Hali, the worlds leading magazine about Oriental carpets and textiles. It was founded in London in 1978, issued 6 times a year and is published by HALI Publications Ltd., which is owned by the magazine publisher Centaur Communications.
Hamadan carpets, handknotted village carpets manufactured in a large number of villages around the city of Hamadan in northwestern Iran.
Hamedan carpets, a different name for Hamadan carpets.
Hand of Fatima, a stylized symbol that looks like a hand with five fingers representing "the five columns of Islam" (the prayer, the lent, the faith, the pilgrimage and the alms) . This symbol occurs as an amulet and sometimes also as motifs on Iranian and Caucasian praying carpets.
Hatchlu pattern, common pattern on Turkoman tent curtains, engsi. The pattern consists of four fields and the space between the fields form a cross, hatchlu. The cross has no religious meaning.
Herat-baluch carpets, (see Beluch carpets) handknotted carpets from the border districts between Iran and Afghanistan.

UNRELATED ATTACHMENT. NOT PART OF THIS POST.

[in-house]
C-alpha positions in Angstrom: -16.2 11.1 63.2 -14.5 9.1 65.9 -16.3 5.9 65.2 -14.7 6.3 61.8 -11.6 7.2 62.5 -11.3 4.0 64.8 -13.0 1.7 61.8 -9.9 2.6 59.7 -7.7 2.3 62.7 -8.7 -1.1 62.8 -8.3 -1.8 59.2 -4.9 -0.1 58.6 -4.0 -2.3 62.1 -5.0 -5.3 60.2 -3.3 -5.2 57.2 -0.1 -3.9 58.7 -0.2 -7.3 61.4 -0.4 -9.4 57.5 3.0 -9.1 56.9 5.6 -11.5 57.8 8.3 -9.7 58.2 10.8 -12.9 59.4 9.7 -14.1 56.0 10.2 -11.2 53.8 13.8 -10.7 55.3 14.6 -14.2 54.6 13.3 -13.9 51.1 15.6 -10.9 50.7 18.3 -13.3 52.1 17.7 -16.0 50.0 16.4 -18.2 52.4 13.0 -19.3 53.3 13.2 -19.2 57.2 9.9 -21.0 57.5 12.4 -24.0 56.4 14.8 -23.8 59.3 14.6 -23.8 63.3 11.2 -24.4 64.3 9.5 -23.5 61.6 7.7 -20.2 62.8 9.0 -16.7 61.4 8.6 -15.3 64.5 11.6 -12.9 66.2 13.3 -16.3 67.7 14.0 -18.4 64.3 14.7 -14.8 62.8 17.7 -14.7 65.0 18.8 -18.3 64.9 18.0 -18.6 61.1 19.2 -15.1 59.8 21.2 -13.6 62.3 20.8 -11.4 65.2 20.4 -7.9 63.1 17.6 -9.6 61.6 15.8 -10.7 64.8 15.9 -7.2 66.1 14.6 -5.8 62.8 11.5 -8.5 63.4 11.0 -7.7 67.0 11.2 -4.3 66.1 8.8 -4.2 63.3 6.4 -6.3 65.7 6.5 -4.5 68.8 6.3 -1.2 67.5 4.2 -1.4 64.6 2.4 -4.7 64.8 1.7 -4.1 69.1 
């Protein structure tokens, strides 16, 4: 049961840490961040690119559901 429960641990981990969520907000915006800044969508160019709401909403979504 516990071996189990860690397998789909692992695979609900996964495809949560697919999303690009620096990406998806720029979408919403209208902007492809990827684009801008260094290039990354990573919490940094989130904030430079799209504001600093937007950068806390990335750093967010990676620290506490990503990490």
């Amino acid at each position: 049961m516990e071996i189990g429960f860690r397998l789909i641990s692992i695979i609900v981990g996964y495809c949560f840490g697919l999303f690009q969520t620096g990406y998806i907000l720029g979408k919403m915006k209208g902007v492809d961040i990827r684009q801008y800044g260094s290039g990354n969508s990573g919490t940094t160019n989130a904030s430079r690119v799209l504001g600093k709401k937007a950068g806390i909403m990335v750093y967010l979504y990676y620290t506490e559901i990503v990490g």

Hemp, (Cannabis sativa) is a plant that originates from Central Asia. The plant has probably been grown for more than 4500 years. Hemp is an annual herb that is nowadays grown in mainly three groups; as fibres, for hemp-oil and for medical and narcotic stimulants. The advantage with hemp fiber is that it is strong, durable and not affected by water. Today hemp fibres are used in for example carpets, but also in ropes, strings and nets.
Herati pattern, after the city of Herat in northwestern Afghanistan.
Holbein carpets, handknotted carpets manufactured near Bergamo. It is an older type of carpets named after the painter Holbein.
Hosseinabad carpets, Huseinabad carpets, handknotted carpets from the village of Hosseinabad in northwestern Persia. Thick and rough carpets that are knotted with a Turkish knot. The pattern consists of a so-called Herati, inspired by older Ferahan carpets.